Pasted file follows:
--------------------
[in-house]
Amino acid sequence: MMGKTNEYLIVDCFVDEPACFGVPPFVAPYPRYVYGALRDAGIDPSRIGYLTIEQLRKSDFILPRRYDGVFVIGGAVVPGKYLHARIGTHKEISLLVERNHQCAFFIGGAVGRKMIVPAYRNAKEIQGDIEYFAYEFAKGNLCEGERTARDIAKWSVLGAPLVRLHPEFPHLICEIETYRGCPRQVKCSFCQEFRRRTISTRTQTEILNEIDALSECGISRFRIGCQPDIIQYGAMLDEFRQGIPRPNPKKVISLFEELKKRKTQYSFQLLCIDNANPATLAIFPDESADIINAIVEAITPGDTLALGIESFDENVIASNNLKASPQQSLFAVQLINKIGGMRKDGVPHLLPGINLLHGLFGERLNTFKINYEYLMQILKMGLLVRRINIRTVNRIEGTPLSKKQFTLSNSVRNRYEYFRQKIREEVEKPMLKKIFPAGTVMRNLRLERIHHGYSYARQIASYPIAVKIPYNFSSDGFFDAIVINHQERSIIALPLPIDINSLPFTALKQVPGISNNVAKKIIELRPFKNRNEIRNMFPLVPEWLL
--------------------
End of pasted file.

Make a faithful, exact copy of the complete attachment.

[in-house]
Amino acid sequence: MMGKTNEYLIVDCFVDEPACFGVPPFVAPYPRYVYGALRDAGIDPSRIGYLTIEQLRKSDFILPRRYDGVFVIGGAVVPGKYLHARIGTHKEISLLVERNHQCAFFIGGAVGRKMIVPAYRNAKEIQGDIEYFAYEFAKGNLCEGERTARDIAKWSVLGAPLVRLHPEFPHLICEIETYRGCPRQVKCSFCQEFRRRTISTRTQTEILNEIDALSECGISRFRIGCQPDIIQYGAMLDEFRQGIPRPNPKKVISLFEELKKRKTQYSFQLLCIDNANPATLAIFPDESADIINAIVEAITPGDTLALGIESFDENVIASNNLKASPQQSLFAVQLINKIGGMRKDGVPHLLPGINLLHGLFGERLNTFKINYEYLMQILKMGLLVRRINIRTVNRIEGTPLSKKQFTLSNSVRNRYEYFRQKIREEVEKPMLKKIFPAGTVMRNLRLERIHHGYSYARQIASYPIAVKIPYNFSSDGFFDAIVINHQERSIIALPLPIDINSLPFTALKQVPGISNNVAKKIIELRPFKNRNEIRNMFPLVPEWLL